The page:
EHR Data Analytics and Predictions: Machine Learning Methods

Machine Learning Overview

The meaning of machine learning (ML) might be different for people from different research and application fields. To simplify, here ML refers to a broad range of statistical and computational methods, theories, and tools for data exploration and analytics. In comparison with traditional statistical methods, ML approaches are primarily data-driven and may not rely on a pre-specified mechanistic model. With the goal of extracting hidden knowledge from data, usually the larger the number of samples available for learning tasks, the better the performance of ML algorithms. Thanks to its power and flexibility, ML becomes a popular choice for researchers and scientists in solving a variety of complex problems involving large datasets with a huge number of variables. In general, ML methods may be classified into several categories: supervised learning, unsupervised learning, semi- supervised learning, and reinforcement learning.

As described in Shobha and Rangaswamy (2018), supervised learning mainly adopts two types of techniques: 1) classification techniques, which are used to predict discrete responses (binary or multi-classes); e.g., the risk category of a patient to develop a certain disease or condition, and 2) regression techniques, which are mostly used to predict continuous responses; e.g., changes in a patient's vital signs (like blood pressure or body temperature). Examples of ML algorithms commonly used for classification and/or regression include к-nearest neighbor (KNN), Naive Bayes, linear models, bagged and boosted decision trees, random forests, support vector machine (SVM), and neural networks.

Nowadays, supervised learning has been broadly employed in the healthcare fields such as the diagnosis of diseases, disease risk prediction, or mortality/outcome prediction. A few examples include researchers using the rich information in EHR database to predict hospitalization due to heart diseases (Dai et al. 2015), forecasting the risk of type 2 diabetes (Mani et al. 2012), or predict 6-month mortality among cancer patients (Parikh et al. 2019). In the previous two chapters, we have discussed statistical methods, neural networks, and deep learning approaches for EHR data analysis and predictions. In this chapter, we focus on some select supervised learning techniques. We briefly describe these supervised learning techniques and then illustrate their usefulness via an EHR application project on mortality prediction for subarachnoid hemorrhage (SAH) patients. We will also compare the performance of these ML methods based on the SAH dataset.

Machine Learning Methods

In order to understand random forest, we need to start by defining the concept of a decision tree. Briefly, a decision tree is a decision-making tool that utilizes a branching, tree-like graph. Let S be the training set of n samples (xj, y:),..., (xn, yn), where Xj e X is the input instances, yt e Y are the class labels associated with each x:. A decision tree is a classifier, h: X -> Y, that predicts the label у of x by making a series of decisions along a tree structure. A typical decision-tree starts with the root node, the algorithm then assigns this node a label according to the majority vote among all attributes over the training set. As we move from the root node to the leaf node, a series of tests must be performed. For each test, we examine the effect of splitting a single branching node. The entropy (or gain) is used to help the algorithm find the best numerical or categorical feature to split from. The algorithm then looks at the improvement associated with the gain from each split; among all possible splits, we choose the one that maximizes the gain or we just stop if further splitting does not result in an increase in the gain. This process can also end if a pre-specified maximum depth of the tree is reached.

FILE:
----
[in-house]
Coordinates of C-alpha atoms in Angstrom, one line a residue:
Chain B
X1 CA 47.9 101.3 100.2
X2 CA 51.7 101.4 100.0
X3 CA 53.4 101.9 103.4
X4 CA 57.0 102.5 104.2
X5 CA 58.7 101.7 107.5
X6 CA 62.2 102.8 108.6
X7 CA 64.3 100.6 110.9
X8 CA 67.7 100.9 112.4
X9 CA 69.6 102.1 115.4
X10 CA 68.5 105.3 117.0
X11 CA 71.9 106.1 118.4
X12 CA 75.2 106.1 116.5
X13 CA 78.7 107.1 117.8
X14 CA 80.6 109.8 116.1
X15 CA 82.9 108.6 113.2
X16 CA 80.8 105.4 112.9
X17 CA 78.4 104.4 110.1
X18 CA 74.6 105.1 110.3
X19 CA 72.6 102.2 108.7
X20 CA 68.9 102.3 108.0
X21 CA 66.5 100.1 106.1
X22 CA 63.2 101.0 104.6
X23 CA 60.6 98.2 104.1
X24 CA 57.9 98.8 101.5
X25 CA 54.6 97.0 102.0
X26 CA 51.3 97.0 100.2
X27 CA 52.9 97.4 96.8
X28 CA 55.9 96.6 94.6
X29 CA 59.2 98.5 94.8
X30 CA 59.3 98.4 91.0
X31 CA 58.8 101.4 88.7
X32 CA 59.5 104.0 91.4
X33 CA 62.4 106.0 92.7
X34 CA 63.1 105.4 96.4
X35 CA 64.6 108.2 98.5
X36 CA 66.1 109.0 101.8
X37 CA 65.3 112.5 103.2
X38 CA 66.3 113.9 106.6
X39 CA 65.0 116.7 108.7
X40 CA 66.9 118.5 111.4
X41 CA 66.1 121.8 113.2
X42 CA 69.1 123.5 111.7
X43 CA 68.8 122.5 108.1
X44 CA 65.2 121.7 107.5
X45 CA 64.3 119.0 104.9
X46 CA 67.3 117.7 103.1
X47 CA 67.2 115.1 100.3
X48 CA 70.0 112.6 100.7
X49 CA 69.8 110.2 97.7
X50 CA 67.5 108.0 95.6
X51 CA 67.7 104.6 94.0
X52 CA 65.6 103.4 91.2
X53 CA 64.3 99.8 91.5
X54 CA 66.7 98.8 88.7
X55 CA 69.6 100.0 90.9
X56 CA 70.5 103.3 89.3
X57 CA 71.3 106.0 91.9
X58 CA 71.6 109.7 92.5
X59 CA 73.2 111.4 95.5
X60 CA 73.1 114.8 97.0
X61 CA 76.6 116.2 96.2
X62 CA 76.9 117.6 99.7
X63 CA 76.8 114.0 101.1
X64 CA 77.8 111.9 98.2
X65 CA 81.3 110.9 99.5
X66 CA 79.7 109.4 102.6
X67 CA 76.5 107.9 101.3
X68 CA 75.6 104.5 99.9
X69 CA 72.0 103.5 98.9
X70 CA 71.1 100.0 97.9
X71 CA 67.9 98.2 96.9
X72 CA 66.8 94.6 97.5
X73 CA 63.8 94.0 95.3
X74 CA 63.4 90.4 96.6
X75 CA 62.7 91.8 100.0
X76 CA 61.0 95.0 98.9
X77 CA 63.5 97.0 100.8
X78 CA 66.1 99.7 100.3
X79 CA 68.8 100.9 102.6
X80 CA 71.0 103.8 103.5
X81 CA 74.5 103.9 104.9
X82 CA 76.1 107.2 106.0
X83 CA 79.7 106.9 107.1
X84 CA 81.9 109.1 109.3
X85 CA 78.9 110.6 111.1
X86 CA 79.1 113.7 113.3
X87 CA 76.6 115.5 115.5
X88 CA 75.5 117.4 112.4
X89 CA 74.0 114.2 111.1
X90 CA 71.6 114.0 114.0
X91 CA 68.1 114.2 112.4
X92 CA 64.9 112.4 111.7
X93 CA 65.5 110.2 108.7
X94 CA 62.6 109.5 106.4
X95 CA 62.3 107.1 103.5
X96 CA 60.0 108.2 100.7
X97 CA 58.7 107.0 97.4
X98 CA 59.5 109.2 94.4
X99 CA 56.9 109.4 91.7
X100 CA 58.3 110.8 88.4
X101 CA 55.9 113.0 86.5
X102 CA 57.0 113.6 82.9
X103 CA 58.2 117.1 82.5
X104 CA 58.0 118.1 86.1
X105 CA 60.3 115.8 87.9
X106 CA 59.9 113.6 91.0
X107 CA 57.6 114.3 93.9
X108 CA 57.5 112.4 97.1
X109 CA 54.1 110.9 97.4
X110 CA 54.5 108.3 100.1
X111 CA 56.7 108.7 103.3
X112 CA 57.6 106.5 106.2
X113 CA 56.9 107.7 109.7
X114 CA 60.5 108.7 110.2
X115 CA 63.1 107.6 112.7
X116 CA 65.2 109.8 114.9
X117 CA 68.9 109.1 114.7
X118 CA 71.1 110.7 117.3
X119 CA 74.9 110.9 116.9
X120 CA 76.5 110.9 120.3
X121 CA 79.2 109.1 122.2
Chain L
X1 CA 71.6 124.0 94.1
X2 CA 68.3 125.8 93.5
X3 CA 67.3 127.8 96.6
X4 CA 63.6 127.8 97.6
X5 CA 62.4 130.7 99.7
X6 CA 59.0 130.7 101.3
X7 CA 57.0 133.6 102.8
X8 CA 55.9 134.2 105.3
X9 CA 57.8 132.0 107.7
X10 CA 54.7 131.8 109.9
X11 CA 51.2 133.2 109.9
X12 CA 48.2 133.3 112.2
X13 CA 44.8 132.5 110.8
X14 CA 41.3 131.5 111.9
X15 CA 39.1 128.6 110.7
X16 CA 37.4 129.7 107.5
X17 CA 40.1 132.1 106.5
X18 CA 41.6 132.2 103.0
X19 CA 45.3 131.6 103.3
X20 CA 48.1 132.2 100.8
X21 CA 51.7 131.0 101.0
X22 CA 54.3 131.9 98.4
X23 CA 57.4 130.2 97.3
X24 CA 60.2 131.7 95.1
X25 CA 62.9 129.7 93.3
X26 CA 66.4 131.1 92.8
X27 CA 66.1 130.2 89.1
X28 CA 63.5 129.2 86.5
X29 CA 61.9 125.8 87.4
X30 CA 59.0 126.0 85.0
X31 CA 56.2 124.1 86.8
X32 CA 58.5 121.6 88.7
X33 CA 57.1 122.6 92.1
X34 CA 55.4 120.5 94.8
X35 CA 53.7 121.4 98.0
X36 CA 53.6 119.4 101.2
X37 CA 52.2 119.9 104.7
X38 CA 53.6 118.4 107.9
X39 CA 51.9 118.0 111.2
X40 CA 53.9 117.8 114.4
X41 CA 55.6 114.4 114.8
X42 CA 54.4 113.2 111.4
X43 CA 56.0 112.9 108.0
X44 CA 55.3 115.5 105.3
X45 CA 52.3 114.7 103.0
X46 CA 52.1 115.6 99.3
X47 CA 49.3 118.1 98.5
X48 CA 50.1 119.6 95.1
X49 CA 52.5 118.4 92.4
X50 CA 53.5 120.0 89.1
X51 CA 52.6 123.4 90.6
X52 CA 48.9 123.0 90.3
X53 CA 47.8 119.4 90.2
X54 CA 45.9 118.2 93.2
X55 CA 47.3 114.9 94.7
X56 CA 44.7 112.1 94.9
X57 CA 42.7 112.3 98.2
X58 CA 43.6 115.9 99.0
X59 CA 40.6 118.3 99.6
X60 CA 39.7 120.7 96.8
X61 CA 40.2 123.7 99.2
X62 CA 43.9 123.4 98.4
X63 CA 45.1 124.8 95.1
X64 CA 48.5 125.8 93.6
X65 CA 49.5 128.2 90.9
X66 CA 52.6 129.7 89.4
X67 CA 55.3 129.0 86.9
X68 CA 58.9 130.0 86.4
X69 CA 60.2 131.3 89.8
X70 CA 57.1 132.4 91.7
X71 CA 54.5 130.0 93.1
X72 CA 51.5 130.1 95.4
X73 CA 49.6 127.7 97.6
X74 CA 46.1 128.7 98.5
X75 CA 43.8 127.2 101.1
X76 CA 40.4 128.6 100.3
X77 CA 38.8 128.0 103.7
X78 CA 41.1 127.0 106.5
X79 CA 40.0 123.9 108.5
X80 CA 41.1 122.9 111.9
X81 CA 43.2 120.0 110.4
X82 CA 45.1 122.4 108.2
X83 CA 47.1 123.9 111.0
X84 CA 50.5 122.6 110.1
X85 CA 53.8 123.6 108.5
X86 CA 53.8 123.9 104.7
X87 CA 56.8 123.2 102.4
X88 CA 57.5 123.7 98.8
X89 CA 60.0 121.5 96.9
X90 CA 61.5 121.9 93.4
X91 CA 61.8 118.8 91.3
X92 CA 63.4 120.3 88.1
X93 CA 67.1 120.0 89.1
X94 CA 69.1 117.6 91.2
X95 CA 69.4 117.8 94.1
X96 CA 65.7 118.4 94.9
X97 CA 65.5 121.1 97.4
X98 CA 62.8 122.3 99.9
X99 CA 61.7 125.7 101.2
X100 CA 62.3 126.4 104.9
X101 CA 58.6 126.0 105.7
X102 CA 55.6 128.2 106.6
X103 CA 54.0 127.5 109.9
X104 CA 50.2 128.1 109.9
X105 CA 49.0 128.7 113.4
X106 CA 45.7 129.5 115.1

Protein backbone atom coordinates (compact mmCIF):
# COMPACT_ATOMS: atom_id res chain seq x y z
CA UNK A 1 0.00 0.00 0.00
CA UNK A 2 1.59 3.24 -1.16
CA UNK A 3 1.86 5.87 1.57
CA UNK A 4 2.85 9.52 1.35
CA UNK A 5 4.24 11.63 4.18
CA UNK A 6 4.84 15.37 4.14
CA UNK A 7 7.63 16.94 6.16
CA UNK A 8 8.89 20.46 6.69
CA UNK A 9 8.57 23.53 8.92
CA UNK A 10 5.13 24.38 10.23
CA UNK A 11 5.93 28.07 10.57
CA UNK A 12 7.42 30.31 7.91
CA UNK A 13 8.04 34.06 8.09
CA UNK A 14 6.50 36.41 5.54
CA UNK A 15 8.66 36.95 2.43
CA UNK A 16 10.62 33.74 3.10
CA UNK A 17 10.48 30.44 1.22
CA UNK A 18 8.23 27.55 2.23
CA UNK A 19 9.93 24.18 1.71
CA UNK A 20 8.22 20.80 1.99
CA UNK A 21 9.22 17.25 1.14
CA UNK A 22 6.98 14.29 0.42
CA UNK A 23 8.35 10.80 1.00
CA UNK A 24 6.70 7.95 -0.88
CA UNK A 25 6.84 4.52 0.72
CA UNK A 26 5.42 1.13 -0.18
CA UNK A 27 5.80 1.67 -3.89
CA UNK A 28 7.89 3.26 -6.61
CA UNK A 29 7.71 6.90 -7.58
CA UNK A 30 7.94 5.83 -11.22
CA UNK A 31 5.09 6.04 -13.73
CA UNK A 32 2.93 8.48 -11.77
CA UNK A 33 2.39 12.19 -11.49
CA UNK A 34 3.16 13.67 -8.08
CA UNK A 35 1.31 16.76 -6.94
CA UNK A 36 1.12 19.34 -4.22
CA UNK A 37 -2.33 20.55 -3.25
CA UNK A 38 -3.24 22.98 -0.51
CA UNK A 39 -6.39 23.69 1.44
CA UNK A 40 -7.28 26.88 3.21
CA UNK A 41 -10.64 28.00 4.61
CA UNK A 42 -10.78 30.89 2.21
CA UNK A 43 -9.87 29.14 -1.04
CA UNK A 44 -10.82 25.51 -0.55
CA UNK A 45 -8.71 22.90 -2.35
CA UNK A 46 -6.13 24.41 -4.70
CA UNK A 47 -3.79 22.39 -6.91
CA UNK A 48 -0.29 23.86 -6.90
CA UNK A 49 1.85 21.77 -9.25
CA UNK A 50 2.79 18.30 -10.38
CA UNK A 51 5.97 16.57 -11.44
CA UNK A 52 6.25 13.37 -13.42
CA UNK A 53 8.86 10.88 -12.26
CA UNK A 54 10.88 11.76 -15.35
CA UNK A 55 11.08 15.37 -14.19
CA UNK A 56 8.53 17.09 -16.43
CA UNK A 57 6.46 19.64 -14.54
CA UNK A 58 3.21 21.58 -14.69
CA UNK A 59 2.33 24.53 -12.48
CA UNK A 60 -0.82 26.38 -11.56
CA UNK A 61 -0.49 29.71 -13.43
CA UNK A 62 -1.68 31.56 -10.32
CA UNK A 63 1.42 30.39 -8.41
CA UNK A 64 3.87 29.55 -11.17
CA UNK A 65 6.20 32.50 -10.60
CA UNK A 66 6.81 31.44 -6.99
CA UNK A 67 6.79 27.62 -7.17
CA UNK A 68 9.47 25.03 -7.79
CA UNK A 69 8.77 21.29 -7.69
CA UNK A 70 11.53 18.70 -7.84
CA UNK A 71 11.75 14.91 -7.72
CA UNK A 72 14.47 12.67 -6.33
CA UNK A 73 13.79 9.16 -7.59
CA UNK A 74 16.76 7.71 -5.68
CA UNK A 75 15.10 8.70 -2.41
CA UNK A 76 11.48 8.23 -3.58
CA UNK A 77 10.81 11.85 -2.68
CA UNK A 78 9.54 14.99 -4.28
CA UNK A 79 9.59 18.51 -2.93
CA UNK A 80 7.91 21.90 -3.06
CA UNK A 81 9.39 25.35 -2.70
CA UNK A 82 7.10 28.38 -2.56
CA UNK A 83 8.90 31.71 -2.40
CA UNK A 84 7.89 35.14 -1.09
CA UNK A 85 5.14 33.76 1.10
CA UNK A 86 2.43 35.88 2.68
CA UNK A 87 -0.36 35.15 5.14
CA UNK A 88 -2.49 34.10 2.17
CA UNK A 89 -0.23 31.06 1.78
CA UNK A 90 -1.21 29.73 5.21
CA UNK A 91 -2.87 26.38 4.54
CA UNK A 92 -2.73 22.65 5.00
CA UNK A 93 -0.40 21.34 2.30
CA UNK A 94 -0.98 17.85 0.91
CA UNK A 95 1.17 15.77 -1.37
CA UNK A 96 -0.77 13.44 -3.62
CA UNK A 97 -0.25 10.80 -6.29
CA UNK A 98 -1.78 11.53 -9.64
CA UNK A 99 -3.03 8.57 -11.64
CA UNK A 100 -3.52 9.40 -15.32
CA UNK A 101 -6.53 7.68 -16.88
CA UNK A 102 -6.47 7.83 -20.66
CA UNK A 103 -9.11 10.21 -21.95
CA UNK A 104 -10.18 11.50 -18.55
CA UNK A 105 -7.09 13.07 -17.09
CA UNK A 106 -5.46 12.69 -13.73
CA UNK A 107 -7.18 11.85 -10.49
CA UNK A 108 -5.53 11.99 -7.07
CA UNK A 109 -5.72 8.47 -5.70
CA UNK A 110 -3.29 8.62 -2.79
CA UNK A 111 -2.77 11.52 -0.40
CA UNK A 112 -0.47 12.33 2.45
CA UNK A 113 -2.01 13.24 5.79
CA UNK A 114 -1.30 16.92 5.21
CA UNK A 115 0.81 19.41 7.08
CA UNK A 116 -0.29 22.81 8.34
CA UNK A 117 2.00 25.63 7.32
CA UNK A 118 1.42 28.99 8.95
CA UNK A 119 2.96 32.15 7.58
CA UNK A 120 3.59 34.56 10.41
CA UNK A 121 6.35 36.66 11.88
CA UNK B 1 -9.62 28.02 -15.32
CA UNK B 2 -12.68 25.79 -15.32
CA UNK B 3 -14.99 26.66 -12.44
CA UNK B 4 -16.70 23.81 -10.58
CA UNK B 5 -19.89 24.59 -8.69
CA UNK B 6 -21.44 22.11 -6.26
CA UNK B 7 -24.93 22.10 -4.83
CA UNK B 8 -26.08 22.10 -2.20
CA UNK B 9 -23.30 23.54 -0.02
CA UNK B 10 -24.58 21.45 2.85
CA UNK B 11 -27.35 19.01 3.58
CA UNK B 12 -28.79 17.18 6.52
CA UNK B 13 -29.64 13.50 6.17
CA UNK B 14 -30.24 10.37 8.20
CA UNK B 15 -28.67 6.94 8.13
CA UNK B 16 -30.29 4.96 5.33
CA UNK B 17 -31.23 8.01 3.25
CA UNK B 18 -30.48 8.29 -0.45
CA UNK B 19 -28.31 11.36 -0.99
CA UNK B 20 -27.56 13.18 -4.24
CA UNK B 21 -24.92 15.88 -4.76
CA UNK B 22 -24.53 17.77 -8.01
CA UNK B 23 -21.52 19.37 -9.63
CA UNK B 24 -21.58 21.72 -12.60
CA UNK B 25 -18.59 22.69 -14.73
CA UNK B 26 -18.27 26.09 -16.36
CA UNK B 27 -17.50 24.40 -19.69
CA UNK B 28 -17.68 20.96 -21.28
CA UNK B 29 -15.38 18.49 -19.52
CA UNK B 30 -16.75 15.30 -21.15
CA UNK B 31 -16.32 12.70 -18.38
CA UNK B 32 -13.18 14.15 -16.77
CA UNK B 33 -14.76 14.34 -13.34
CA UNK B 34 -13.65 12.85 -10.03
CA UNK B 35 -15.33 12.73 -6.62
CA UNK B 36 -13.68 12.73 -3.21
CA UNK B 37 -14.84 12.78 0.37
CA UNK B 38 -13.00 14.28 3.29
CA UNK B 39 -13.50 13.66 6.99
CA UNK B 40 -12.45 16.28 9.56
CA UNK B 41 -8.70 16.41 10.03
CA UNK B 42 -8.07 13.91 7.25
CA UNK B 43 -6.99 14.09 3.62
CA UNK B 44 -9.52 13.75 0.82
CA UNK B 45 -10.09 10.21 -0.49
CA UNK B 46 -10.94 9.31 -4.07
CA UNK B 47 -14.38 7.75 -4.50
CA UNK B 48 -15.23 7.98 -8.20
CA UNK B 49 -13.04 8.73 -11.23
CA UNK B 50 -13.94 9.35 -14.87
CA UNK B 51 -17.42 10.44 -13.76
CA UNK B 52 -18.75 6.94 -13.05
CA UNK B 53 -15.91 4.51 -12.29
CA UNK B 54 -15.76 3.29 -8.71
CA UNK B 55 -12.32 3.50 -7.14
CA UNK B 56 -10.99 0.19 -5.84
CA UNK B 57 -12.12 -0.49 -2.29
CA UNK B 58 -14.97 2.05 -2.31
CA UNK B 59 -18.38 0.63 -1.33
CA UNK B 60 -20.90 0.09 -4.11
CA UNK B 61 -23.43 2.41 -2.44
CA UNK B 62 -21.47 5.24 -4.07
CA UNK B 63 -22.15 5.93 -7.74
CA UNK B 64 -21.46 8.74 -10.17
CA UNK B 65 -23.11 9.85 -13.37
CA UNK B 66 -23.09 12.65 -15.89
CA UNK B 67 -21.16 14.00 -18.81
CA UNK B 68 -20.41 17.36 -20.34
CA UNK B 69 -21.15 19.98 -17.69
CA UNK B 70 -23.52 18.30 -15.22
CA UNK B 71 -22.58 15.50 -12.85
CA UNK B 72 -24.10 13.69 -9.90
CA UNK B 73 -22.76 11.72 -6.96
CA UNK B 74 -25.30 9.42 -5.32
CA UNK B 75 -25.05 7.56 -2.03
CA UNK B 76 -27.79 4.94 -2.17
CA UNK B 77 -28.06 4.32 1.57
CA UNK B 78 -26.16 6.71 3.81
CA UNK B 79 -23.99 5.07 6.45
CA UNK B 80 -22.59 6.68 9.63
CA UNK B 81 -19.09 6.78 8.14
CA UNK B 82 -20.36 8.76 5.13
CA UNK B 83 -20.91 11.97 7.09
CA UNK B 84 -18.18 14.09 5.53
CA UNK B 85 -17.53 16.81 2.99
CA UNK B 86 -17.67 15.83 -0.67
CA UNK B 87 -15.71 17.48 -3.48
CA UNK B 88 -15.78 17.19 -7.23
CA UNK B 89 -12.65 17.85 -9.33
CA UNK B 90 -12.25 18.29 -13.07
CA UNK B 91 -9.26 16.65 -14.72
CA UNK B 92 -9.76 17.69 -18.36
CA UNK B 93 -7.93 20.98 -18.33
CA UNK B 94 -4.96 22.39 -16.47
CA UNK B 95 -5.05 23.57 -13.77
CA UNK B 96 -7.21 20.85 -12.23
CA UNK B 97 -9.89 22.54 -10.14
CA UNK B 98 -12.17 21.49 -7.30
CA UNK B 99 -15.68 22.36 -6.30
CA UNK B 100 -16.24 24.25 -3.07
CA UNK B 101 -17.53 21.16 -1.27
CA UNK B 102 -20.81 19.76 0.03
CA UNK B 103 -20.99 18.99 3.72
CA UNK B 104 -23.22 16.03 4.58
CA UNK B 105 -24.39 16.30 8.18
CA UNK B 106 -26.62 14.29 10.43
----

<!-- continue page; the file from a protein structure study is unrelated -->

An example of a simple decision tree is shown in Figure 10.1. In order to check if a given patient has a certain disease or not, the decision tree first examines the lab result of that patient. If this result is in the normal range, then the tree immediately predicts that the patient does not have the disease and stops there. Otherwise, the tree moves to examine the medication that the patient is taking. If that patient takes a medication related to the disease, the tree predicts that the patient has the disease.

Many algorithms for learning decision trees have been developed, such as ID3 and C4.5 and CART algorithm. For additional reading, we refer the


A simplified example of a decision tree modified from Shalev-Shwartz and Ben-David, 2014.

readers to the work by Hastie, Tibshirani, and Friedman (2009). Here we will look into ID3, which is a commonly used decision tree algorithm (Figure 10.2). Specifically, ID3 is built upon the concept of recursive calls as follows:


Pseudocode of ID3 algorithm modified from Shalev-Shwartz and Ben-David (2014).

ID3 takes a training set S and a feature subset A as input. The algorithm calculates the Gain(S, i), which measures the probability of incorrectly classifying a randomly-chosen element in the dataset if it was randomly labeled according to the class distribution in the dataset. Then, the algorithm evaluates the gain of a split of the tree according to the ith feature and chooses the best split by maximizing the gain. In classification, we calculate the gain using the Gini impurity or entropy.